GABRIEL et al.v. UNITED STATES. (Circuit Court, S. D. New York. January 2, 1895.)
Certain so-called "lithophone," a dry, white material, held to be dutiable at lJA, cents per pound, as. "white paint containing zinc, but not containing lead." under paragraph 60, and not at 25 per cent. ad valorem, as "aU other paints and colors, whether dry or mixed," under paragraph 61, of the tariff act of 1890.
At Law. Appeal by importers from a decision of the board of United States general appraisers. Affirmed.
The Importers contended that there was no such thing known in trade as a "dry paint," and that the article in suit was a color, and not a paint. The assistant United States attorney quoted the term "paints, dry," from prior tariff acts, and contended that congress had used the words in legislation for 40 years, and, whether technically correct or not, 'traders lmew what it meant in the market. Twine Co. v. Worthington, 141 U. S. 468, 471, 12 Sup. Ct. 55.
Stephen G. Clarke, for importers. Wallace Macfarlane, U. S. Atty., and Henry C. Platt, Asst. U. S. Atty. WHEELER, District Judge. This article is a white, dry material, for use in painting, containing zinc, but not containing lead. Paragraph 60 of the tariff act of 1890 provides for a duty on "white paint containing zinc, but not containing lead; dry," and "ground in oil." This seems to be the article of that paragraph, dry, which in common speech is called "paint," although not usable as such until it is mixed with oil. Decision affirmed.
====WILLIAM J. MATHESON & CO., Limited, v. UNITED STATES. (Circuit Court, S. D. New York. January 2, 1895.)
CUSTOMS DUTIES-CLASSIFICATION-SULPHOTOLUIC ACID.
Sulphotoluic acid, a remote derivative of coal tar, by combination with sulphuric acid, its dominant element being derived from coal tar, the chief use of thfl article being in the construction of coal-tar dyes by combining with a base, held properly classified for duty by the collector of the port of New York as 8l "coal-tar prepaJ:ation," and dutiable at 20 per cent. ad valorem, under paragraph 19 of the tariff act of October 1, 11'90; and not duty free, as an acid used for manUfacturing purposes, under paragraph 473 of the free list of said tariff act.
At Law. Appeal by the importers from a decision of the board of United Statea general appraisers sustaining the classification and assessment of duties made by the collector of the port of New York upon certain sulphotoluic acid imported into the United States during the month of June, 1892, which was classified for duty, as a "coal-tar preparation," at 20 per cent. ad valorem, under Schedule A, par. 19, of the tariff act of October 1, 1890, which is as follows: "19. All preparations of coal-tar, not colors or dyes, not specially provided for in this act, twenty per centum ad valorem." Against this classifica-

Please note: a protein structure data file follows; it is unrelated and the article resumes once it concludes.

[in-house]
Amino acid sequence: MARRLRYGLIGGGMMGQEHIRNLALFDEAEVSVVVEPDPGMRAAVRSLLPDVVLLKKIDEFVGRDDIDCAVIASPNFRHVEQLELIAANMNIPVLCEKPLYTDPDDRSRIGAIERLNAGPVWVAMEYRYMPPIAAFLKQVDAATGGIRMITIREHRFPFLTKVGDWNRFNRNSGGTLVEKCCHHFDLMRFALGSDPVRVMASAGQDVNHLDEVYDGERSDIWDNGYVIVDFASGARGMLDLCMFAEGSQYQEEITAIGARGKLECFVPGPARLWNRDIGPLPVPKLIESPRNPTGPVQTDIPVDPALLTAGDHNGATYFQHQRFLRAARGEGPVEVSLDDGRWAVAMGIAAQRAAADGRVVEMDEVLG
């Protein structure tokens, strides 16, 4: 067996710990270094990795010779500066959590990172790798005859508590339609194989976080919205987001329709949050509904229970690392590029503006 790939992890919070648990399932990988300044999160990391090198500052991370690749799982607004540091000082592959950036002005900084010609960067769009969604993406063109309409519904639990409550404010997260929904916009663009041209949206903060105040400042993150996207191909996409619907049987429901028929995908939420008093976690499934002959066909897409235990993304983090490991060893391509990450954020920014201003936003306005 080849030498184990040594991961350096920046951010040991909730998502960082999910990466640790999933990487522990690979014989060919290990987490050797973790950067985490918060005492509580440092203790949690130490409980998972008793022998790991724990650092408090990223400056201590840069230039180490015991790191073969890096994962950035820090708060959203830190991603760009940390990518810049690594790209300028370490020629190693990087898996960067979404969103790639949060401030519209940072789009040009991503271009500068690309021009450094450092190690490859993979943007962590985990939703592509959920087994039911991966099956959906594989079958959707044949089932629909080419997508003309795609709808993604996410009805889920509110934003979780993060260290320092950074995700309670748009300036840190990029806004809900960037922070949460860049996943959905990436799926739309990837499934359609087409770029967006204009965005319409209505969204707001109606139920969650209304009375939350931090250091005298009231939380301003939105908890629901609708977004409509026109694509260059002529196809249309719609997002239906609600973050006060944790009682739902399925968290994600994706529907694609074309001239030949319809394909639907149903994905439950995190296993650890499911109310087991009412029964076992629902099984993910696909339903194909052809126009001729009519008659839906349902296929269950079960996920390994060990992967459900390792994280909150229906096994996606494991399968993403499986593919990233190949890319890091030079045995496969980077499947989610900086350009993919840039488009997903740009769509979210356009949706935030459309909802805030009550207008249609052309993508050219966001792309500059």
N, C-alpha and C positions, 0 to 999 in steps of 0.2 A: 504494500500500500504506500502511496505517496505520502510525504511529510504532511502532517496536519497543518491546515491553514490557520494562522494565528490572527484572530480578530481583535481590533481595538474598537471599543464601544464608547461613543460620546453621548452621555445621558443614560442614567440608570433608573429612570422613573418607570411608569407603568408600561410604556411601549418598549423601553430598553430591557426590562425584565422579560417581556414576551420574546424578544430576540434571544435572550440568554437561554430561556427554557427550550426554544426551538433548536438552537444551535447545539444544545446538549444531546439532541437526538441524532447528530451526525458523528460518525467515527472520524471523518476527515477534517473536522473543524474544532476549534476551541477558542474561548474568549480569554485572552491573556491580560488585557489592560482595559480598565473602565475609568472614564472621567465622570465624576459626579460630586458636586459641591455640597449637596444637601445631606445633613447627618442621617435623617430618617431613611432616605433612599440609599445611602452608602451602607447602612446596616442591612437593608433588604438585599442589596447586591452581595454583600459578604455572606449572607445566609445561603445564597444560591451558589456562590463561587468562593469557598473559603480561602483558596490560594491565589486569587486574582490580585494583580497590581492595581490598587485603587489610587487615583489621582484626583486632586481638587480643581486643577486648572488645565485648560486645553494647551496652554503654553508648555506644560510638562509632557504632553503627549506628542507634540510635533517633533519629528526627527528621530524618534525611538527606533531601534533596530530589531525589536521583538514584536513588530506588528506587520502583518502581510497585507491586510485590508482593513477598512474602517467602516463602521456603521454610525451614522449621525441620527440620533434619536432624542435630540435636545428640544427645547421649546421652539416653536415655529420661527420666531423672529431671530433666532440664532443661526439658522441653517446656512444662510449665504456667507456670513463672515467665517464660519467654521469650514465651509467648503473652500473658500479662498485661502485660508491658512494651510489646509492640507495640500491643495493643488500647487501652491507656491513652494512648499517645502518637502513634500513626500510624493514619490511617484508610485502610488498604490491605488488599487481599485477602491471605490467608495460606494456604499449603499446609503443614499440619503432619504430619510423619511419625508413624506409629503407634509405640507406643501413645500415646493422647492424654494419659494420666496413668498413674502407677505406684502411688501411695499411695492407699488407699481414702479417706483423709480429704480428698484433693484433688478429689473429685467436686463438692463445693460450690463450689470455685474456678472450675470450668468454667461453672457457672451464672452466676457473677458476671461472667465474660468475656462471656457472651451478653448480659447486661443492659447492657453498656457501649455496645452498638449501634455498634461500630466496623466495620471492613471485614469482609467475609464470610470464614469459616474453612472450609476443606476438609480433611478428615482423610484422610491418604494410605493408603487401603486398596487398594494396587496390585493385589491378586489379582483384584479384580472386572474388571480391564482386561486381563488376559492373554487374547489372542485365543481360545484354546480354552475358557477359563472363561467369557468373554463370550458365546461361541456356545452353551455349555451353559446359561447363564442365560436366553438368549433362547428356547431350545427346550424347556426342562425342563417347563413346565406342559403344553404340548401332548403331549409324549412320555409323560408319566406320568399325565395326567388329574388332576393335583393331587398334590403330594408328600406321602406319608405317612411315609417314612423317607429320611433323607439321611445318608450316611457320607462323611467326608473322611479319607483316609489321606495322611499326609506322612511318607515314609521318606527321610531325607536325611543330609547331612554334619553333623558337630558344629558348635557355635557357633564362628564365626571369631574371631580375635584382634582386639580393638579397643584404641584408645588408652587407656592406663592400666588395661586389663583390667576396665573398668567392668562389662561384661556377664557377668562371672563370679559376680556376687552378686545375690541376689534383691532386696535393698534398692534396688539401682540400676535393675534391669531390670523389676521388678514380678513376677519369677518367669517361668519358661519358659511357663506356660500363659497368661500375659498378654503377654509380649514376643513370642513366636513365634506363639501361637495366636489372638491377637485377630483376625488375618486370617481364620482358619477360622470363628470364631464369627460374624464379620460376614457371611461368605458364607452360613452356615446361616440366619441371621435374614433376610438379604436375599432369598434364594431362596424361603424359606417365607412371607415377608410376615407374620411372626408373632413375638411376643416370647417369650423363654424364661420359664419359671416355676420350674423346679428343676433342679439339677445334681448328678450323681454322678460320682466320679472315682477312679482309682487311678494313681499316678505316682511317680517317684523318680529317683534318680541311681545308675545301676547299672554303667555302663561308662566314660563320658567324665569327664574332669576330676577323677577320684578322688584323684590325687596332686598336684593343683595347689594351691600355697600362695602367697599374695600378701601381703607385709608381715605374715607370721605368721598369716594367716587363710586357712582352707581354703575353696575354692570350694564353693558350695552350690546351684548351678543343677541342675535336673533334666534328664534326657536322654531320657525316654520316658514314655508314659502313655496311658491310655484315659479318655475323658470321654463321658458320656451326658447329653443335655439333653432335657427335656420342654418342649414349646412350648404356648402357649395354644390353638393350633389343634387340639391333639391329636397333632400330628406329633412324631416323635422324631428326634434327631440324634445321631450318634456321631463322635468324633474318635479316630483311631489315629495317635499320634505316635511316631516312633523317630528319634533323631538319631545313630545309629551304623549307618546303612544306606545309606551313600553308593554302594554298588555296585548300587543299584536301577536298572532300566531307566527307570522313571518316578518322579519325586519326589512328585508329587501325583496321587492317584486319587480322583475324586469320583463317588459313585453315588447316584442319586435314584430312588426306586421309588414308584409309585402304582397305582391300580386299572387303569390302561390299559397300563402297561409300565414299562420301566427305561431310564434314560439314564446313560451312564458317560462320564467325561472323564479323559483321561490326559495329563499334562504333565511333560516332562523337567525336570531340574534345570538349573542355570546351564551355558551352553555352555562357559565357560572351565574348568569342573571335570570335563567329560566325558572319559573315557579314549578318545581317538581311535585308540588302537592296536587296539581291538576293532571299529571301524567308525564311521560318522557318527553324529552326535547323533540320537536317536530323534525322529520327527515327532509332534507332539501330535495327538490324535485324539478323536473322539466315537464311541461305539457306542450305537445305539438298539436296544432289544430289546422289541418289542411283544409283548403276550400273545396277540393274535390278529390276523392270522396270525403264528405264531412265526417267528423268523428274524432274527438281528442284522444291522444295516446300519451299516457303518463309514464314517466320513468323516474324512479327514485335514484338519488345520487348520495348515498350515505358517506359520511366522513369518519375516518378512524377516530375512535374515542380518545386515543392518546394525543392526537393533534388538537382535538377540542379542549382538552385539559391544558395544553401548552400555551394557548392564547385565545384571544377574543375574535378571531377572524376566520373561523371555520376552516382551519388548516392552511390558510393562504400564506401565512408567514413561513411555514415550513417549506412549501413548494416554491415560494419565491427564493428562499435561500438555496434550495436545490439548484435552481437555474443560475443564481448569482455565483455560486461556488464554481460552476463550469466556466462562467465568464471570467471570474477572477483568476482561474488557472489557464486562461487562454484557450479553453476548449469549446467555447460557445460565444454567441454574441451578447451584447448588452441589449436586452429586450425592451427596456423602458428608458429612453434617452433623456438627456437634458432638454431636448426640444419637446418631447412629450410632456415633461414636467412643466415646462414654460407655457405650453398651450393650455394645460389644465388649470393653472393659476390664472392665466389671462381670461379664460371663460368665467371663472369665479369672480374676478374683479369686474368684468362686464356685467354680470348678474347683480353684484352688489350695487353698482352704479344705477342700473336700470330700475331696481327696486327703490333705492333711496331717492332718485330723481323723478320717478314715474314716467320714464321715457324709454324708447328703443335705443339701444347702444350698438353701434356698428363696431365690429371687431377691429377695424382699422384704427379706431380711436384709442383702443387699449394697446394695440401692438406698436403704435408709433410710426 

WILLIAM J. MATHESON & CO.
tion the importers pr9tested, claiming that the merchandise was duty free, as an acid used for manufacturing purposes, under paragraph 473 of the free list of the same tariff act, which reads as follows: "473. Acids used for medicinal, chemical, or manufacturing purposes, not specially provided for in this act." The local appraisers reported to the collector that the article was "a preparation of coal tar; also an organic acid." No testimony was taken before the board of general appraisers, who made their decision in the ease, finding, among other things, that the merchandise was an organic acid, its peculiar and dominant element derived from coal tar; that it is a coal-tar preparation, not a color or dye, its chief use being in the construction of coal-tar dyes by combining with a base; that approximating 60 per cent. of coaJ-tar colors or dyes and coal-tar preparations are acids. The protest 01' the importers was overruled, and the collector affirmed. The case being appealed into the circuit court, the importers proceeded to take further evidence in that court before a referee, which evidence tended to show that this sulphotoluic acid was in reality a coal-tar preparation, being a remote derivative from coal tar. In re Roessler & H. Chemical Co., 49 Fed. 272; Id., 4 C. C. A. 1, 56 Fed. 481. It was abundantly proYed that this acid was used in the manufacture of coal-tar colors or dyes, and that such use constituted a recombination chemically of the acid in the production of sllch colors or dyes; alRo that there was no other commercial use for this acid. In behalf of the United States evidence was introduced showing that there were a very large number of acids known and extensively used commercially at the time of the passage of the tariff act which were not preparations of coal tar, nor in any way derived from that material; such as sulphuric acid, nitric acid, hydrochloric acid, and a large number of others. On the trial it was contended in behalf of the government that the provision for coal-tar preparations in paragraph 19 was more specific as applied to this particular article than the provision in the free list for acids used for manufacturing purposes. Comstock & Brown, for importers. Wallace Macfarlane, U. S. Atty., and James T. Van Rensselaer, Asst. U. S. Atty. District Judge. This importation is an acid prepared from coal tar, used in making coal-tar colors. By paragraph 19 of the tariff act of 1890, "all preparations of coal tar, not colors or dyes, not specially provided for," were made subject to a duty; and by paragraph 473 "acids used for medicinal, chemical, or manufa.cturing purposes" were free. If this acid had not been a preparation of coal tar, it would have been free. But it is not with colors and dyes in the specific exception of paragraph 19, nor specially provided for as a preparation of coal tar elsewhere, or more specially included among acids than it is there among coal-tar preparations. The wording of paragraph 19 seems to imply that exceptions of preparations of coal tar elsewhere would be made quite plain. Decision affirmed.